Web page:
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Prader-Willi SyndromeEdit

Prader-Willi Syndrome is a chromosomal defect present at birth that is the most commonly known genetic cause for obesity in children. Prader-Willi Syndrome (PWS)

is mostly known for its feeling of constant hunger. People who suffer from PWS stuggle with their weight and often develop obesity.
Pws

Prader- Willi Syndrome is a genetic mutation that occurs on the 15th chromosome.

Cause:Edit

PWS is a genetic mutation that occurs on the a person's fifteenth chromosome. Although scientists have yet to pinpoint its exact defect, they believe it occurs because the genetic information is turned off, and therefore the neccessary information on that gene is not being expressed. This could be caused by:

  • Genes missing on the fifteenth chromosome
  • Two maternal chromosomes (instead of one from the mother and one from the father)
  • The defect of a gene on the chromosome


Symptoms:Edit

Symptoms for those suffering from PWS vary by age.

In Infants, the symptoms of the disease can be:

  • poor muscle tone, distinct facial features, failure to thrive, lack of eye coordination (strabismus), generaly poor responsiveness.

Infants with PWS often have the appearance of a "rag-doll" because their poor muscle tone does not allow them to hold themselves up or have total control of their limbs.

In Early Childhood, the symptoms change. As your body develops the disease effects different qulaities of the body.

  • These include: food craving and weight gain, underdeveloped sex organs (which may lead to sterility), poor growth and physical development, learning disabilities,

delayed motor development, speech and behaviorial problems, and scoliosis.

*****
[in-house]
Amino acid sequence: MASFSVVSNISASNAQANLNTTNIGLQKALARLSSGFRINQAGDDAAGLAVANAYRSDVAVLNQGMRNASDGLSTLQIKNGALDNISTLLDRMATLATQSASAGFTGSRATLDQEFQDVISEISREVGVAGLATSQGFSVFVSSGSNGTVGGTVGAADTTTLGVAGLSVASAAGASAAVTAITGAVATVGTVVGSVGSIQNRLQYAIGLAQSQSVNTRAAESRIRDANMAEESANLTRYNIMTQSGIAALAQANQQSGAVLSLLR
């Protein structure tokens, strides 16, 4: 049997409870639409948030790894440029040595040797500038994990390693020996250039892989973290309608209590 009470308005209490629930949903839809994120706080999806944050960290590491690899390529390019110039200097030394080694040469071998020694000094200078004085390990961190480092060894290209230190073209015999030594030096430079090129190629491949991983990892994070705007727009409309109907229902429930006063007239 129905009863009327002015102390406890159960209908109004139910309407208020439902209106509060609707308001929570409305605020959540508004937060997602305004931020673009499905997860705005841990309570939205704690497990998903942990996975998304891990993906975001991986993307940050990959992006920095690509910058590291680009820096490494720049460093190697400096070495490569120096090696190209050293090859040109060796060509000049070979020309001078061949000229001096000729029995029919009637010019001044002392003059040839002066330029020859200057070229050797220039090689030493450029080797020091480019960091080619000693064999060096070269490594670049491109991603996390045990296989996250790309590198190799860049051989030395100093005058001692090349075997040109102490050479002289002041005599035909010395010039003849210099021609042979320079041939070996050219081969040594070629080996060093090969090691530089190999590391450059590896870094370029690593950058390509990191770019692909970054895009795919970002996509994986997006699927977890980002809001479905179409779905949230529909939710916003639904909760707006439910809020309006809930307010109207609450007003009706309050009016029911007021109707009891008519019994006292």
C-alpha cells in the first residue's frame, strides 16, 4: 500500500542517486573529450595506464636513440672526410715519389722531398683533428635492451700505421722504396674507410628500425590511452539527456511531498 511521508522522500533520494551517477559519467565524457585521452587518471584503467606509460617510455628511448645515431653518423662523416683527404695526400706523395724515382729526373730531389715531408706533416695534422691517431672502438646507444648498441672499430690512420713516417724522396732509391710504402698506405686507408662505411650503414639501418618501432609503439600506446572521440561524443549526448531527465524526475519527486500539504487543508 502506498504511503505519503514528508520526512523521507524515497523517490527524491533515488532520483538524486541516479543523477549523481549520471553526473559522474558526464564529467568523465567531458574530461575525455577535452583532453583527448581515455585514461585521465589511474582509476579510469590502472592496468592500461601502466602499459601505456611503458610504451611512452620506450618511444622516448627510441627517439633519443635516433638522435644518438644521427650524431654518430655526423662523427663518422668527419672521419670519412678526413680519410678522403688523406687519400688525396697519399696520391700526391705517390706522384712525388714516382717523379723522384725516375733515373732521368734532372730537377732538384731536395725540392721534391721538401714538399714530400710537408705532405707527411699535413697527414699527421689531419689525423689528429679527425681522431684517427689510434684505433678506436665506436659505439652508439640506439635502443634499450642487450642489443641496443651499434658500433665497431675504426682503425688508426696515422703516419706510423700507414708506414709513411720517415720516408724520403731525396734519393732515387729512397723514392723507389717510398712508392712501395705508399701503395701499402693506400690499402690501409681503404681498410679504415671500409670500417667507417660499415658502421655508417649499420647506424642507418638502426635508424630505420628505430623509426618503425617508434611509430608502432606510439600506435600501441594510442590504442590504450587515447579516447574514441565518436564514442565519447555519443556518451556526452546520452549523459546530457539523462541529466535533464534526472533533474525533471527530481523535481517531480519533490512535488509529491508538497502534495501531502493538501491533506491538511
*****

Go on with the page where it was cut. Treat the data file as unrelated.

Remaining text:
People with PWS also can develop obesity as a complication from the weight gain.


Detections (Current Tests)Edit

The first diagnosis is based on a physicians clinical examination. If symptoms of the disease are present then tests are conducted to
Pws2

The "rag-doll" effect shown in children suffering from PWS.

prove it is Prader-Willi Syndrome. A blood test is usually given to test for the disease. There are two types of tests that can be given

to test for the disease. One is the "FISH" (fluorescent in situ hybridization) test which identifies PWS caused by deletion. The other is

Methylation analysis. This detects if PWS was caused by imprinting error, "UPD" (uniparental disomy), and deletion.


Treatment Options and MedicationEdit

In many experiments scientists have used Human Growth Hormone (HGH) and has been found to be beneficial to patients with PWS.

In June 2000 the FDA or Food Drug Administration approved the use of HGH for patients with Prader-Willi Syndrome. HGH has a positive

effect on restoring normal height and weight as well as behavior and development. Some symptoms; however, remain to cause problems such

as appetite. Physcological and behavioral attitudes also produce inconsistent results and thus cannot be completely treated by HGH.


Some forms of PWS can be treated with simple life style changes such as a healthier diet, good infant nutrition, mental health care, or any other form of

overrall development or therapy.


Life Expectancy and QualityEdit

Most people with PWS are able to live just as anyone else does as long as their weight is controlled. If it is not controlled, those with PWS may suffer from

obesity that can lead to a stressful lifestyle, and in some extreme cases, death. Very few are able to have a family, though, because they can become sterile

as a result of their underdeveloped sex organs.


Inheritance of PWSEdit

PWS is only inherited in a small percentage of cases (less than 2%) because most people with this syndrome cannot reproduce. This genetic disorder is mainly

caused by a mutation in the DNA that occurs when the fetus is developing. It can also be developed after birth as the result of serious head trauma.


CommonalityEdit

PWS is estimated to affect one in every twelve to fifteen thousand people. It affects people of all races, genders, and ages.


Links:


http://www.bing.com/health/article/mayo-118627/PraderWilli-syndrome?q=prader-willi+syndrome


http://www.pwsausa.org/syndrome/index.htm


By Victoria Cooper and Matt Stolte

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